A third of Iraqi Children Malnourished
Baghdad Neighborhoods Emptied by Snipers
Skepticism on Gates-Rice Mission
The aid organization Oxfam estimates that a third of Iraqis, about 8 million persons, are in urgent need of aid, lacking potable water and in many instances even food to eat. The BBC summarizes:
‘ Nearly 30% of children are malnourished, a sharp increase on the situation four years ago. Some 15% of Iraqis regularly cannot afford to eat.
The report also said 92% of Iraq’s children suffered from learning problems. . .
t suggests that 70% of Iraq’s 26.5m population are without adequate water supplies, compared to 50% percent prior to the invasion. Only 20% have access to effective sanitation.
These statistics strike as similar to the ones for Palestinians in Gaza, which was under Israeli military occupation for decades, and which is still in a kind of Israeli penitentiary. The Iraqi statistics are worse, and were achieved more quickly. But foreign military occupation clearly isn’t good for a people, and one of its by-products can be large numbers of malnourished children.
McClatchy reports that the visit to Egypt and Saudi Arabia of Secretary of State Condi Rice and Secretary of Defense Robert Gates faces severe hurdles to its success. They are said to want to drum up support among these Sunni US allies for the Shiite government of PM Nuri al-Maliki in Iraq; to want to mobilize the region against Iran, and to kickstart the Israeli-Palestinian peace process. They face an atmosophere poisoned by a recent public US leak of US dissatisfaction with Saudi Arabia’s role in supporting Sunni Arab dissidents in Iraq (a leak that became less anonymous when the criticism of Riyad was endorsed Sunday by ambassador to the UN Zalmay Khalilzad.) The Saudis and others in the region are reluctant to sign on to a Bush iniative, McClatchy says, a) because Bush has had few successes and a lot of disasters and b) because Bush is a lame duck and who wants to stick out his neck for him?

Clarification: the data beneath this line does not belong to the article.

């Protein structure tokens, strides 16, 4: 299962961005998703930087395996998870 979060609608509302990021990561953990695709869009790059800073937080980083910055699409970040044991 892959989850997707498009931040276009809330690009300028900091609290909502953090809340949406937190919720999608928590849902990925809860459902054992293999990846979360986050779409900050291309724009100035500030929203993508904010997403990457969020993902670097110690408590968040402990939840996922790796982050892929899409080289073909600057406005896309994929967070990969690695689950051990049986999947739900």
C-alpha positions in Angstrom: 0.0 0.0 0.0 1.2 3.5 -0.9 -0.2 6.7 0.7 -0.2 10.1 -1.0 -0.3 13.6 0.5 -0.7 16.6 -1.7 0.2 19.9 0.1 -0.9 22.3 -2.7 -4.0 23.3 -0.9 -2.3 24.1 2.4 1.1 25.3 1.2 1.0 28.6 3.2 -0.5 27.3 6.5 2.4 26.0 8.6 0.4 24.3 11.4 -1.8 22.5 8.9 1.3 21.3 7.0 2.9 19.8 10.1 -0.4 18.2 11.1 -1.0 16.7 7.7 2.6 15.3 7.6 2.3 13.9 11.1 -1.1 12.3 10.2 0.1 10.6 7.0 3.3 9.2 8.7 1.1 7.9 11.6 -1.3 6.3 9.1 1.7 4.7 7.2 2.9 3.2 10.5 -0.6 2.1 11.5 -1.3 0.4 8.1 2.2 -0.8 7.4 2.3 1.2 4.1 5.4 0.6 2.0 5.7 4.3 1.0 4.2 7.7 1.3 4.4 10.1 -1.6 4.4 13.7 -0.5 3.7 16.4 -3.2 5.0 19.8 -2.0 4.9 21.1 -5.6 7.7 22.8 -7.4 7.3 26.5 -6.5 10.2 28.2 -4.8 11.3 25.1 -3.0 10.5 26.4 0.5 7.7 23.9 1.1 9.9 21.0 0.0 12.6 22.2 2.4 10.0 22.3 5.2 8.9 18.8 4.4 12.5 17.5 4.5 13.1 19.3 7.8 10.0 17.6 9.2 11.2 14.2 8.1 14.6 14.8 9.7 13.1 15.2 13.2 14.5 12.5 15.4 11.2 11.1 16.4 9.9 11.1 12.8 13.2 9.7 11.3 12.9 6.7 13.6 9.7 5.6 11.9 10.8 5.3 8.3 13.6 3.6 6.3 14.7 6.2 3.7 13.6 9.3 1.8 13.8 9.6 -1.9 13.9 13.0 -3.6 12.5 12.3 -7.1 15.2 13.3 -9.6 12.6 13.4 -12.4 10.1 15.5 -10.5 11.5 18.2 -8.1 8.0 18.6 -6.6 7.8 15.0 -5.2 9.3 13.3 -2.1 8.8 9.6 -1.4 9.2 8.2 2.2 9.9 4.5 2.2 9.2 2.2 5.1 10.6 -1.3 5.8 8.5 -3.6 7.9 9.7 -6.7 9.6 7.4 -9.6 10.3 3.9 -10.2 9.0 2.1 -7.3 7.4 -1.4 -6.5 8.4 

Gen. David Petraeus vigorously contested on Sunday the allegations of some Shiite politicians around PM Nuri al-Maliki that al-Maliki wants him gone because he is arming Sunni Arab forces to fight “al-Qaeda” in Iraq. These Sunni Arab forces have sometimes been implicated in killing Shiites. The Arabic press has reported al-Maliki’s opposition to the policy, out of fear that when the US departs, his government will have to face well-armed Sunnis with blood in their eyes.
Liz Sly of the Trib reports on the tense Iraqi-Turkish border, made perilous by the safe harbor offered the Kurdish Workers Party (PKK) guerrillas by the leaders of Iraqi Kurdistan. At the last checkpoint under Iraqi control, she is told, “There could be bombing, and there are terrorists everywhere.”
This delicate problem, which could blow up the northern reaches of the Middle East, requires delicate diplomacy, right? Nope. Bush thinks all problems can be resolved with violence. Dark Prince Bob Novak says that Undersecretary of Defense Eric Edelman has briefed Congress on a covert US operation to help Turkey suppress the PKK. The quid pro quo would be that Turkey would not invade northern Iraq.
The problem? The Kurds are the only firm ally the US had in Iraq, and US special ops troops getting directly involved against the PKK might well alienate the Kurds in general. You can hear W.’s fingernails squeak as they dig into the face of the high cliff down which he is gradually sliding.
The cost of the American presence in Iraq during August when the Iraqi parliament is on vacation? Bob Schieffer says that key members of Congress have been told $200,000 a minute.